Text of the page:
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I started to get super pissed off to people saying you don’t need a college, masters degree to get an IT job. Instead go and gain practical knowledge, showing your practical certificates projects is much better than a having a degree that doesn’t prove if you can do the job or not.
Is a degree absolutely necessary to get a job? No, I agree on that. You can tear yourself apart to be known make projects loads of people contribute in GitHub spend maybe years on practicing and creating stuff for your portfolio..
But excuse me what do you think people do in college studying degrees? Are we getting it from the shop in the corner on a Saturday?
Respect people’s achievements and titles. Especially Masters degrees push you hard, make you sweat apart from loads of courses you work at least a year on a practical project, dissertation, thesis and only pass if it is your own opinion and findings. It is not like a multiple choice exam certificate or you study watch videos for few months and create a web page.
Don’t throw shit on people’s efforts and accomplishments without knowing how it is achieved just because you don’t have it.
Yes it is not necessary. Does it make you learn? Yes! Is it practical? Yes! Does it help you get a job? Hell yes! Why most companies look for degrees? Do you think they might know what it takes to get it and the skills and knowledge you gain?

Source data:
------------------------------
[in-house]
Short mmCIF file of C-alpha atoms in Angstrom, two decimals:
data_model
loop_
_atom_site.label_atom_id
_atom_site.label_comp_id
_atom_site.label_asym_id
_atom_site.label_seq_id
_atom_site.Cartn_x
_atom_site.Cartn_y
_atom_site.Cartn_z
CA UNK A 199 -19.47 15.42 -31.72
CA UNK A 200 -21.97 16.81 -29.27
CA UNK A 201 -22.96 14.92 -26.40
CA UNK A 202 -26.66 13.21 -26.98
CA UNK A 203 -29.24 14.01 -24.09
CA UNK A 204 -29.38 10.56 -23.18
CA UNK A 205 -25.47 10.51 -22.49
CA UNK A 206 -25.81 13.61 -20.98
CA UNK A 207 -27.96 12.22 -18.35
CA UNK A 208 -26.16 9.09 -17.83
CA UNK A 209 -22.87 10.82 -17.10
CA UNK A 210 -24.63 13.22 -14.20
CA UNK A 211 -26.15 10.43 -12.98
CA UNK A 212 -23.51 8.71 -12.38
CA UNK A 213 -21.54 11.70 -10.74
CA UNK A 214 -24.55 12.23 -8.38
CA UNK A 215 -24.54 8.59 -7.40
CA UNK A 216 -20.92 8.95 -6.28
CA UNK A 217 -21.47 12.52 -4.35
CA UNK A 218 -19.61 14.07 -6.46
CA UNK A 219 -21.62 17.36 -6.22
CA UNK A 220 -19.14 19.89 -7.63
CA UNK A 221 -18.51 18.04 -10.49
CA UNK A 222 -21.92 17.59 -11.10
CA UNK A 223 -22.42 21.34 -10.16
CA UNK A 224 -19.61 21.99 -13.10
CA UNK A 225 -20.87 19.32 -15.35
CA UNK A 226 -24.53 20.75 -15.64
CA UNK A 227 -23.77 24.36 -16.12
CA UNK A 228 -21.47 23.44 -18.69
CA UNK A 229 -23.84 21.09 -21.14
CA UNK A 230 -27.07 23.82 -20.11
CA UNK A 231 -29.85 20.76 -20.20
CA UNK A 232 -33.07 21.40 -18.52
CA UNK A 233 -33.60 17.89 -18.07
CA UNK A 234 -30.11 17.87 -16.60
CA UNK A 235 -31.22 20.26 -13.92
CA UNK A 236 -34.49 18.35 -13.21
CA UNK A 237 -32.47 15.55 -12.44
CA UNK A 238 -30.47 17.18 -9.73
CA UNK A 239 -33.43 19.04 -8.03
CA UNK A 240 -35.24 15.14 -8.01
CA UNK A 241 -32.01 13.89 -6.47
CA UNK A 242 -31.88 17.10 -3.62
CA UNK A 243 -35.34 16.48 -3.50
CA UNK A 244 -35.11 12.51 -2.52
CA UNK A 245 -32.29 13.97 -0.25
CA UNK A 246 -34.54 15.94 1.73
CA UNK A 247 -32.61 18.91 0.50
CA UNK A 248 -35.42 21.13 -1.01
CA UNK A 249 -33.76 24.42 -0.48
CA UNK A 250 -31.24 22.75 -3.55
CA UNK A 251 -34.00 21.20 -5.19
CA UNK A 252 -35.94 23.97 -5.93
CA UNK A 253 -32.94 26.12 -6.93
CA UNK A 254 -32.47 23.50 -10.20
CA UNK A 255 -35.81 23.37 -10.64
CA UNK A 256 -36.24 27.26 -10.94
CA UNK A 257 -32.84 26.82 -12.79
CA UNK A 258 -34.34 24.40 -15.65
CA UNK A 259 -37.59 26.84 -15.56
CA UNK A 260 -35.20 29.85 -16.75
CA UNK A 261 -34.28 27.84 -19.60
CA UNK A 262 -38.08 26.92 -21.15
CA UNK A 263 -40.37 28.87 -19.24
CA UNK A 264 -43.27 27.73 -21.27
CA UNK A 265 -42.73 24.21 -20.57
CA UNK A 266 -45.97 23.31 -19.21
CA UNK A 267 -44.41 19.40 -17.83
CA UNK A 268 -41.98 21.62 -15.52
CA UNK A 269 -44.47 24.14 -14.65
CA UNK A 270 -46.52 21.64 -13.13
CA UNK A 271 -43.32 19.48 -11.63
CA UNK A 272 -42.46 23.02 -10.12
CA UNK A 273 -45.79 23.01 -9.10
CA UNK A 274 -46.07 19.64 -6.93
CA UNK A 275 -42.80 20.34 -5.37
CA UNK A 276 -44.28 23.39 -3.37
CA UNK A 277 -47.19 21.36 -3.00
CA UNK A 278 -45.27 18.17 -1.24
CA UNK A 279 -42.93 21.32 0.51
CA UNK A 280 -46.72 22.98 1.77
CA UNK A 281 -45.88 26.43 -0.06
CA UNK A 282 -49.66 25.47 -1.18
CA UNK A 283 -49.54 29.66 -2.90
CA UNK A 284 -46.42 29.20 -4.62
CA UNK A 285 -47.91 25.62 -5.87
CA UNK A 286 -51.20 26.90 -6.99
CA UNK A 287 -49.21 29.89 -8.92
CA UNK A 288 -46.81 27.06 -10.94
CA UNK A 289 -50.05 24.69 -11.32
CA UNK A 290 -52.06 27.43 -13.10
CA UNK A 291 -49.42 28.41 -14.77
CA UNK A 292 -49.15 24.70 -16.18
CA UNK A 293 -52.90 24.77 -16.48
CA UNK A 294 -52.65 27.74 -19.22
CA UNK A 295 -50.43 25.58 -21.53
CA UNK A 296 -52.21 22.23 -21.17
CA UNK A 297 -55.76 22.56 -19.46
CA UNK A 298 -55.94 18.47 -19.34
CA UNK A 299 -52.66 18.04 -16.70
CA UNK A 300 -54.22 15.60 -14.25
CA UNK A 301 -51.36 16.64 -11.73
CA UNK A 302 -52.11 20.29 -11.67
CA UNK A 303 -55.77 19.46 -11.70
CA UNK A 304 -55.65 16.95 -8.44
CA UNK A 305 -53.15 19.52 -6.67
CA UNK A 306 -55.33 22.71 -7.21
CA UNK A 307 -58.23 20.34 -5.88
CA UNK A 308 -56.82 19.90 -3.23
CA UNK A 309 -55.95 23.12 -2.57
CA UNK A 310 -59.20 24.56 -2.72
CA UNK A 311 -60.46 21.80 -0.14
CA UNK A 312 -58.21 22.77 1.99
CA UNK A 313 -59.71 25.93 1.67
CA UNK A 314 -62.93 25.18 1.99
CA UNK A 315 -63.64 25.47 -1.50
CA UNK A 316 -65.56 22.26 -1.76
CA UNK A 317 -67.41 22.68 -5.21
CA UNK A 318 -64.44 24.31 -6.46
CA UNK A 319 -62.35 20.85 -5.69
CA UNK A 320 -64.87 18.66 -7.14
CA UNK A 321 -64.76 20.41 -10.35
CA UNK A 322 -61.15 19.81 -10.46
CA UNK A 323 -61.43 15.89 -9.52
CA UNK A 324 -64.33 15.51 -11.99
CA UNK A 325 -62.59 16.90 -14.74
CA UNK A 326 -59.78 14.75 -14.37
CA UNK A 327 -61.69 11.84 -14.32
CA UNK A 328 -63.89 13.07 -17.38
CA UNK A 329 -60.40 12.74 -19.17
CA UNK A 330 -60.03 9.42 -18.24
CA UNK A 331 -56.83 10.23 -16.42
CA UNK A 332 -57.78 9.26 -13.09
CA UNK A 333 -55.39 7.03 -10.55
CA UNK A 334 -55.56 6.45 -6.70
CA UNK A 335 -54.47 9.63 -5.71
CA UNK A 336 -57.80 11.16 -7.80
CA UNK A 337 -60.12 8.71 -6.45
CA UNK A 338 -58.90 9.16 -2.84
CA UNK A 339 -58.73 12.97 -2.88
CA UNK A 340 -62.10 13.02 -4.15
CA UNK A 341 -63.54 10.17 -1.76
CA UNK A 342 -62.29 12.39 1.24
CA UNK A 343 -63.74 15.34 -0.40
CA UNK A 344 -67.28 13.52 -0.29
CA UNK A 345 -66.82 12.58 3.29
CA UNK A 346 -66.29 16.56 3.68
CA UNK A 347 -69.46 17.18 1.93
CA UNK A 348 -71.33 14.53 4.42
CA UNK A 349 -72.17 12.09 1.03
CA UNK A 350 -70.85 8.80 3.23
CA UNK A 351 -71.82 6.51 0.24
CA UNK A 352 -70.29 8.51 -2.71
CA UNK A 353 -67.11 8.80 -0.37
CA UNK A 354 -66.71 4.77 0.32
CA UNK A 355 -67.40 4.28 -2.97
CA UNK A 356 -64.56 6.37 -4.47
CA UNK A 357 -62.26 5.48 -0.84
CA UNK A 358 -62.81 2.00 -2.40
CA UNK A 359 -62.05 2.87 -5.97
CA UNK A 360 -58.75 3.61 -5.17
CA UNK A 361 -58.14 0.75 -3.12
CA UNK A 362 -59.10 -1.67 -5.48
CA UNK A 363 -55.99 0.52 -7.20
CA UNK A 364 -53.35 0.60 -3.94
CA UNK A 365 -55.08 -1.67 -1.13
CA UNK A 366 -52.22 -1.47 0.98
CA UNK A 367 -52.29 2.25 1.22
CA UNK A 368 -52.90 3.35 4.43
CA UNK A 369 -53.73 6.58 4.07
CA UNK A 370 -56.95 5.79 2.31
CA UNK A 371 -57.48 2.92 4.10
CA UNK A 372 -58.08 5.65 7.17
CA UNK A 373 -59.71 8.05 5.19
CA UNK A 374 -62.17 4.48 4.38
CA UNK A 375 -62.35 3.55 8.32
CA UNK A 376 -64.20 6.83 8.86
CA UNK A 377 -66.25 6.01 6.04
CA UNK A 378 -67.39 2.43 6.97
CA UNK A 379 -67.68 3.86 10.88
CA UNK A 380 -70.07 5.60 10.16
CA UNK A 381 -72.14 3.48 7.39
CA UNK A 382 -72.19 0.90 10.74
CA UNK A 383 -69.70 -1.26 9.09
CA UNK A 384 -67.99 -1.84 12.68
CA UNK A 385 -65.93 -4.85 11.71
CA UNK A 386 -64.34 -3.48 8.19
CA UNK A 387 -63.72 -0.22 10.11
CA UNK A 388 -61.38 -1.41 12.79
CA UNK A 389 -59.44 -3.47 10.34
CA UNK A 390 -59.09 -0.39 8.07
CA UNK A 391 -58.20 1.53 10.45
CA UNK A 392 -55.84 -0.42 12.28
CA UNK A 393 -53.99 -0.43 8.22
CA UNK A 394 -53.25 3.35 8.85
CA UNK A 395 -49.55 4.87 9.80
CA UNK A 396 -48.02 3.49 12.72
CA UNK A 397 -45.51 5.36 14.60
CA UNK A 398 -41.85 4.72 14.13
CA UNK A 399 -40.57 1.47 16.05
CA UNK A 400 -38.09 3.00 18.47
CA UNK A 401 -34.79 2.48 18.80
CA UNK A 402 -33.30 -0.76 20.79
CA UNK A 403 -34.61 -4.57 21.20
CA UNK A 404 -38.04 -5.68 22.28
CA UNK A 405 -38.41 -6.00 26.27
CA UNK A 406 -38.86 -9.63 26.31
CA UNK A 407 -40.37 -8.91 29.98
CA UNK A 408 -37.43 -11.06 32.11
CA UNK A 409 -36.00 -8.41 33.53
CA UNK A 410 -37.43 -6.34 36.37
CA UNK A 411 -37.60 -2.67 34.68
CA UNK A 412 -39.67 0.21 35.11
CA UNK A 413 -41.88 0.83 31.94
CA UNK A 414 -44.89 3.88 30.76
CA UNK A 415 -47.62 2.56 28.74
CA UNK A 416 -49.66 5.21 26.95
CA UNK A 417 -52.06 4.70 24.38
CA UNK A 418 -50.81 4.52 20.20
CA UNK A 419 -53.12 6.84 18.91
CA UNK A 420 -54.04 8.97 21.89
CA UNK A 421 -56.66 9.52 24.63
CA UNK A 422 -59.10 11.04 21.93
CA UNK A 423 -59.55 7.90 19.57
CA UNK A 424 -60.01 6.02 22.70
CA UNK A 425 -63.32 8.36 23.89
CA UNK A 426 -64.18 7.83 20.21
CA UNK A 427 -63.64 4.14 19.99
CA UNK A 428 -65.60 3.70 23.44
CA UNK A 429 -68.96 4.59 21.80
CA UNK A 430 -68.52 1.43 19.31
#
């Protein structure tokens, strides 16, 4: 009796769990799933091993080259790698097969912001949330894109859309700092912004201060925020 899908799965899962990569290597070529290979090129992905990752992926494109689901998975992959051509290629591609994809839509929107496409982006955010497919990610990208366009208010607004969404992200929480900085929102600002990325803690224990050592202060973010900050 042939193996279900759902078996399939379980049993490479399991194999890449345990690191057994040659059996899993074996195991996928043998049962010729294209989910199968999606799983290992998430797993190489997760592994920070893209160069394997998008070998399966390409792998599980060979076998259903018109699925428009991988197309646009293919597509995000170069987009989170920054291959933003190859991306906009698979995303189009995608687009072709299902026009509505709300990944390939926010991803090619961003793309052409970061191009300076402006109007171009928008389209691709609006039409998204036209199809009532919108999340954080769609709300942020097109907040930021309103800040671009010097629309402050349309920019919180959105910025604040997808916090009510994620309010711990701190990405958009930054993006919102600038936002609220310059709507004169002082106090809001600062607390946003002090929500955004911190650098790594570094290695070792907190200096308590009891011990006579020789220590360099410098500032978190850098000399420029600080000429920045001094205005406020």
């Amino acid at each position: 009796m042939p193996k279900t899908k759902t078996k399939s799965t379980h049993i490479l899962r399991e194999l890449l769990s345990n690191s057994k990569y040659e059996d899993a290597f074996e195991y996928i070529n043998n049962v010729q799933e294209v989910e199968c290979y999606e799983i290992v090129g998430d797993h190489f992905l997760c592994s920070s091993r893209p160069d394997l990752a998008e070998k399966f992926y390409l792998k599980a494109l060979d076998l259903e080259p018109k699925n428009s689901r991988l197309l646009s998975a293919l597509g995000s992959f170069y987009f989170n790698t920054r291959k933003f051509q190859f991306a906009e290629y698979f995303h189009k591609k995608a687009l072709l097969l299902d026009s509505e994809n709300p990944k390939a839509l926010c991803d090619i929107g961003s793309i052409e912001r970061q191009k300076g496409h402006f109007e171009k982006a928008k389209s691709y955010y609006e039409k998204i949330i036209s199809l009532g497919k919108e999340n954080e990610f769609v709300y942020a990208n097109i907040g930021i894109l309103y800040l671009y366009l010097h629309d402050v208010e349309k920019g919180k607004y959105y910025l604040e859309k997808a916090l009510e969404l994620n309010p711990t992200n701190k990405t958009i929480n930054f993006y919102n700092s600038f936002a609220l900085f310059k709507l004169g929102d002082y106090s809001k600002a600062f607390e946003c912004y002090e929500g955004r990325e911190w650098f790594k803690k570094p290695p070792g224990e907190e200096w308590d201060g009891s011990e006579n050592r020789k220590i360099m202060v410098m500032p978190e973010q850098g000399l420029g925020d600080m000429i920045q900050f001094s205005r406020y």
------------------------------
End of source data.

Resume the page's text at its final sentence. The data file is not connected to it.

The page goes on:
Don’t come and say in IT degrees not worth it without even knowing how to draw UML. Without knowing IT management you go and be a leader later on, no clue on how to manage projects, people and soft skills sweeping the floor.
It doesn’t matter if you are a YouTube celebrity or a president. What does the title say? “Master” now go, respect and digest it! Don’t be a sour loser.
Ooh I am fierce today and not done yet15
I was young and stupid. Remember floppy disks? Yeah, we still had them when I was studying. Went to a computer cafe, rented a PC and DOS was already booted up (I'm an old fucker). I didn't want to reboot because PC rental was metered. I inserted my floppy disk and got infected by a virus that deleted my work. No git back then and my backup was on the same disk (fuck me). Back home, rewrote the whole thing from memory.
I got mad and wanted revenge. De-constructed a floppy disk, replaced the magnetic media with sandpaper and went to each and every PC on that computer cafe.
It was closed for day.3
I don't wanna hear anyone dismissing college education, specially from people that can't do asymptotic analysis and have no clue what a pointer is. It's not fine. What do you think people spend 4+ years studying for? For this shit? There's a reason why a diploma has a weight, it's not just decoration.
I get it that the american educational system is fucked up and you guys have to pay a shit ton of money for it, but you can't just pretend it's worth nothing.
How diminishing it is to hear people shit on a life long struggle to get where i am today. I had to study a ton to get into college, and I'm still pouring my blood and mental health into my studies, only for some random to say that a youtube tutorial is worth the same.17
This was a long time ago, when I was an 18 year old junior dev in my first job and still studying at college part of the time.